Thunder Mountain is the best roller coaster in the world if you’re an eight-year-old frightened to death of roller coasters. It’s the perfect intermediary between a kid’s coaster and the scarier and more complex coasters you’d ride at other amusement parks. It’s a fun, fast, basic roller coaster with exciting twists and dips and a great theme ripped straight from old Hollywood westerns. The attention to detail throughout, from the queue, to the set design of the ride’s showpieces, to the frontier town you coast into at the ride’s end, creates one of the best-realized environments of any Disneyland ride.

5. It’s a Small World

A lot of people hate this ride. A lot of people hate a lot of great things. It’s a Small World is a grand musical experiment, translating a single repetitive melody into the dominant instrumentation of a number of cultures. That simplicity and repetition and cultural exploration almost mark this as an unwitting, commercial cohort to the minimalism of Terry Riley and Steve Reich. In Disneyland it’s housed in a gorgeous clockwork pavilion that far surpasses the Orlando version of the ride. It’s the best piece of architecture at either Disneyland or Orlando’s Magic Kingdom.

4. Mr. Toad’s Wild Ride

My longtime personal favorite, Mr. Toad’s Wild Ride is the weirdest, most idiosyncratic ride at any Disney park. At the end you die and go to hell, with a chorus of devils mocking you in a heated room. Mr. Toad doesn’t die in The Wind in the Willows. Satan never spreads his wings in the book or the animated movie. And yet at the end of this ride your car hits a train head on and you go to hell. I loved that when I was a kid. Even without that perverse ending, Mr. Toad’s Wild Ride would be one of my favorites because of how it turns the standard dark ride experience into a fast-paced, vertigo-inducing thrill ride. This might be the single most important reason that I now prefer Disneyland over Disney World—they ripped the Wild Ride out of the Magic Kingdom in 1998.

3. Haunted Mansion

The Haunted Mansion is an absolute classic that sets a standard that all other haunted houses have failed to meet. Frightening as a kid, gleeful as an adult, it’s like a Tim Burton movie come to life (but, you know, one of the good ones.) And that Burton analogy becomes even truer during the too-long Nightmare Before Christmas overlay, which runs annually from September into January. From a design perspective, everything about the original ride is impeccable. The antebellum Southern mansion stands out from its surroundings, immediately capturing your attention. The pre-ride introduction from the cast member hints at the ride’s tone, which is firmly established during the iconic speech of the Ghost Host during the ride’s “stretching room” segment. And once you exit that room and board the Ommnimover “Doom Buggies,” you’ll find a joyously macabre ride through a Gothic nightmare. As fun as the Nightmare version is, it absolutely does not compare to the original; if you only go to Disneyland once in your life, make sure it’s between February and August so you can see the real Haunted Mansion.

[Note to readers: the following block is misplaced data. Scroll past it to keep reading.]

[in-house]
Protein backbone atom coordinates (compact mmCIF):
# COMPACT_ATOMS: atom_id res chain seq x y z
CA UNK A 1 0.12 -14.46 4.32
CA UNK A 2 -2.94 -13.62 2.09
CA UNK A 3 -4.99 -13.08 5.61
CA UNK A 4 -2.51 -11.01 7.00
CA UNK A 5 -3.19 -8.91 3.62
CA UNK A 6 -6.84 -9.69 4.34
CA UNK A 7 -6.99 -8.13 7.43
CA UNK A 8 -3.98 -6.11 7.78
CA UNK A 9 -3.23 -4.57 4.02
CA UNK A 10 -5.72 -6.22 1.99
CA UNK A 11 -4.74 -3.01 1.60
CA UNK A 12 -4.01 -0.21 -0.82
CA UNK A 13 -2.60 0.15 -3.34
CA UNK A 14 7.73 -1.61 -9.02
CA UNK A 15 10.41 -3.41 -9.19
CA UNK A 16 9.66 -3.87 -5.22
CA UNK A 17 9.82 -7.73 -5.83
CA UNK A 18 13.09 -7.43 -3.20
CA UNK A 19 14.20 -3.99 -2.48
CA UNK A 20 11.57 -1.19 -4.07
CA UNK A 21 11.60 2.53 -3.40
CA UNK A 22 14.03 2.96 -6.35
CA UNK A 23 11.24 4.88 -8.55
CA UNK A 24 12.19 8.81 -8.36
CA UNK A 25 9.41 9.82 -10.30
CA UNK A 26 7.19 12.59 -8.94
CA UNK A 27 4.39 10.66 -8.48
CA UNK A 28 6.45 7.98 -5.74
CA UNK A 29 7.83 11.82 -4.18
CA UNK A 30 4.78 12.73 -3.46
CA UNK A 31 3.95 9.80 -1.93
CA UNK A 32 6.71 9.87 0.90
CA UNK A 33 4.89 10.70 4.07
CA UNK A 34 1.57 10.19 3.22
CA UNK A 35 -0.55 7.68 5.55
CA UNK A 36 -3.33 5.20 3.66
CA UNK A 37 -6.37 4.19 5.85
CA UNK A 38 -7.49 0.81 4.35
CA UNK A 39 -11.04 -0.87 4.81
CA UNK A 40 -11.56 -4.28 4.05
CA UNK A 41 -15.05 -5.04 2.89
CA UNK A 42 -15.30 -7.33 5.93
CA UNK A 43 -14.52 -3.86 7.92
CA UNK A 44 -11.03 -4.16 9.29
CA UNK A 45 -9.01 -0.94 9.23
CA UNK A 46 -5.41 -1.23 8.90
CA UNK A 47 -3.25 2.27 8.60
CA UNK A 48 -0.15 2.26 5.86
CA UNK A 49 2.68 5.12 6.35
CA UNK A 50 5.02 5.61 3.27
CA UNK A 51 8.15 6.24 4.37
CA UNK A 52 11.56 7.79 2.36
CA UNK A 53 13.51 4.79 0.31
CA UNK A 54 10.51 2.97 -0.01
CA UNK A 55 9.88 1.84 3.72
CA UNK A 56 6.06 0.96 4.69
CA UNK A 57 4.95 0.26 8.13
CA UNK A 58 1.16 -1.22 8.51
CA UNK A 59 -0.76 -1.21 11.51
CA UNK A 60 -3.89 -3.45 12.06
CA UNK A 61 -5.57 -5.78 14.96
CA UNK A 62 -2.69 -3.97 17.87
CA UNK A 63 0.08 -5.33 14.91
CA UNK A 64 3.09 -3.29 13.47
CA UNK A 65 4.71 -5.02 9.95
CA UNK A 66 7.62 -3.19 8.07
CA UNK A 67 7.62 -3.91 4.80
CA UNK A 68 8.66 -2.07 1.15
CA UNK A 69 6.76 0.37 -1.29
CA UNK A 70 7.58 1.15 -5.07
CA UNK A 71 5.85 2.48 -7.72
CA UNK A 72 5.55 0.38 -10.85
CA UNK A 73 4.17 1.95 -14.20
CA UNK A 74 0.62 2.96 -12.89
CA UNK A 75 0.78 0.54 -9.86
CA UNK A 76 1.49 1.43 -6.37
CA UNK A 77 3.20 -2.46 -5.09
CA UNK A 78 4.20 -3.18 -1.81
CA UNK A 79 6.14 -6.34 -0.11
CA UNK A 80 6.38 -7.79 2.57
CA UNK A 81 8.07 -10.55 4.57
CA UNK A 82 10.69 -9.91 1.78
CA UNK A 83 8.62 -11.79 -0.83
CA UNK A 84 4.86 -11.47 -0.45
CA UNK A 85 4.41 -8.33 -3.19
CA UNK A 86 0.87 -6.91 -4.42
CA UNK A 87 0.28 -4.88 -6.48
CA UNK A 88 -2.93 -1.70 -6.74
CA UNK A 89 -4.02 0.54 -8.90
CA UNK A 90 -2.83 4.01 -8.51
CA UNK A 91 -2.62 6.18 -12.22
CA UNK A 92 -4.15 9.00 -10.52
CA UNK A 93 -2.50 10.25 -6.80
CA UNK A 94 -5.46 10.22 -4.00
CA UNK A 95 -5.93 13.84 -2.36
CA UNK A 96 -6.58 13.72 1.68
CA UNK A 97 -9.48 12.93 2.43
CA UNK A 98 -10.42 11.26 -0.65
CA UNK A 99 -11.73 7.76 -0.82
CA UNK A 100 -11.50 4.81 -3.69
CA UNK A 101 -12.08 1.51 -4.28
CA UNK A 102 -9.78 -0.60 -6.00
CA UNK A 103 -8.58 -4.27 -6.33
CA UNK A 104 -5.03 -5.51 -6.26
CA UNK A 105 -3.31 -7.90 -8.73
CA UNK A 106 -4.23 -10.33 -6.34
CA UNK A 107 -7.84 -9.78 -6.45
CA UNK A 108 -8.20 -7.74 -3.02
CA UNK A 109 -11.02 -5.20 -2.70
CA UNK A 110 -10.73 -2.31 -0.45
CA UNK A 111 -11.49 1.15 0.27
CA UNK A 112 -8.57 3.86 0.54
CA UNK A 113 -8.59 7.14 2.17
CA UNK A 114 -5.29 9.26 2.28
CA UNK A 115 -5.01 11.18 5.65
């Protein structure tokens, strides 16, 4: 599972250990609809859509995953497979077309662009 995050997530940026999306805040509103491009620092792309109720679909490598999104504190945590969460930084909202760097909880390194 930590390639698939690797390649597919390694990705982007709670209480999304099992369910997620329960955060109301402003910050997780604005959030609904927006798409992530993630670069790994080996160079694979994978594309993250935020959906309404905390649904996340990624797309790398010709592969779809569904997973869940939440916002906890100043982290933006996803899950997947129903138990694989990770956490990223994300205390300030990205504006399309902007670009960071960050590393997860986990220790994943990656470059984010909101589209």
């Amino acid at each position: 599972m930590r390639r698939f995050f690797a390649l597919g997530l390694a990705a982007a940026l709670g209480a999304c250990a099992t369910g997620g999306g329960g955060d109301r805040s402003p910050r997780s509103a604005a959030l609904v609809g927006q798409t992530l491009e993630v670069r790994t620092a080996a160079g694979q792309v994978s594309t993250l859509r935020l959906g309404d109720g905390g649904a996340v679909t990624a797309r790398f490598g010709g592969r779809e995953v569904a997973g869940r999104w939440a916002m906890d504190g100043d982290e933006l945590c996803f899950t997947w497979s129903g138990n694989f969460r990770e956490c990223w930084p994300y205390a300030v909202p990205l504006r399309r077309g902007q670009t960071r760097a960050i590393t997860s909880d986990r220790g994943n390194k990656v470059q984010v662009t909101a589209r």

2. Pirates of the Caribbean

I could do without robot Johnny Depp popping up throughout this ride now. Pirates of the Caribbean has been one of Disney’s top attractions since it first opened in 1967, decades before the movies, and it doesn’t need to reference them to retain its magic. The ride today is mostly the same as what you remember from childhood, a slow boat ride through a beautiful and comical recreation of Hollywood-style pirate scenes, only Disney has now tried to imprint the barest outline of a story involving Jack Sparrow. It’s easy to ignore it if you need to, and most of the classic scenes you remember from the ride are still here; they changed the auction scene in 2018 to remove the whole human trafficking aspect, but it’s easy to understand why they’d do that today. Pirates of the Caribbean blew the dark ride concept up to an epic scale, and remains a triumph of fantasy-building.

1. Star Wars: Rise of the Resistance

Yeah, I’m not afraid to say it: Disneyland’s best ride is also one of its newest. It remains to be seen if Rise of the Resistance will have the enduring, timeless popularity of Pirates or Haunted Mansion, but for now it’s the single best example of classic Disney show design and theme park storytelling coming together with modern technology to create something that wouldn’t be possible anywhere else. It’s one of those attractions where the preshow is just as crucial as the ride itself, not just from a story perspective, but because of how it overwhelms you with its size, its scope, and the unrivalled opportunities for immersion and awe provided by theme parks. Rise of the Resistance is a legitimate experience, an 18-minute adventure that makes you feel like you’re dropping in on a subplot from one of the new Star Wars movies. If you’ve been to Galaxy’s Edge at Disneyland before and thought it felt unfinished, well, that’s because it basically was: it was waiting for Rise of the Resistance to open, and reaffirm Disney’s unrivaled excellence at creating theme park rides.

Also check out our guide to the best attractions at the Magic Kingdom.

Senior editor Garrett Martin writes about videogames, comedy, travel, theme parks, wrestling, and anything else that gets in his way. He’s also on Twitter @grmartin.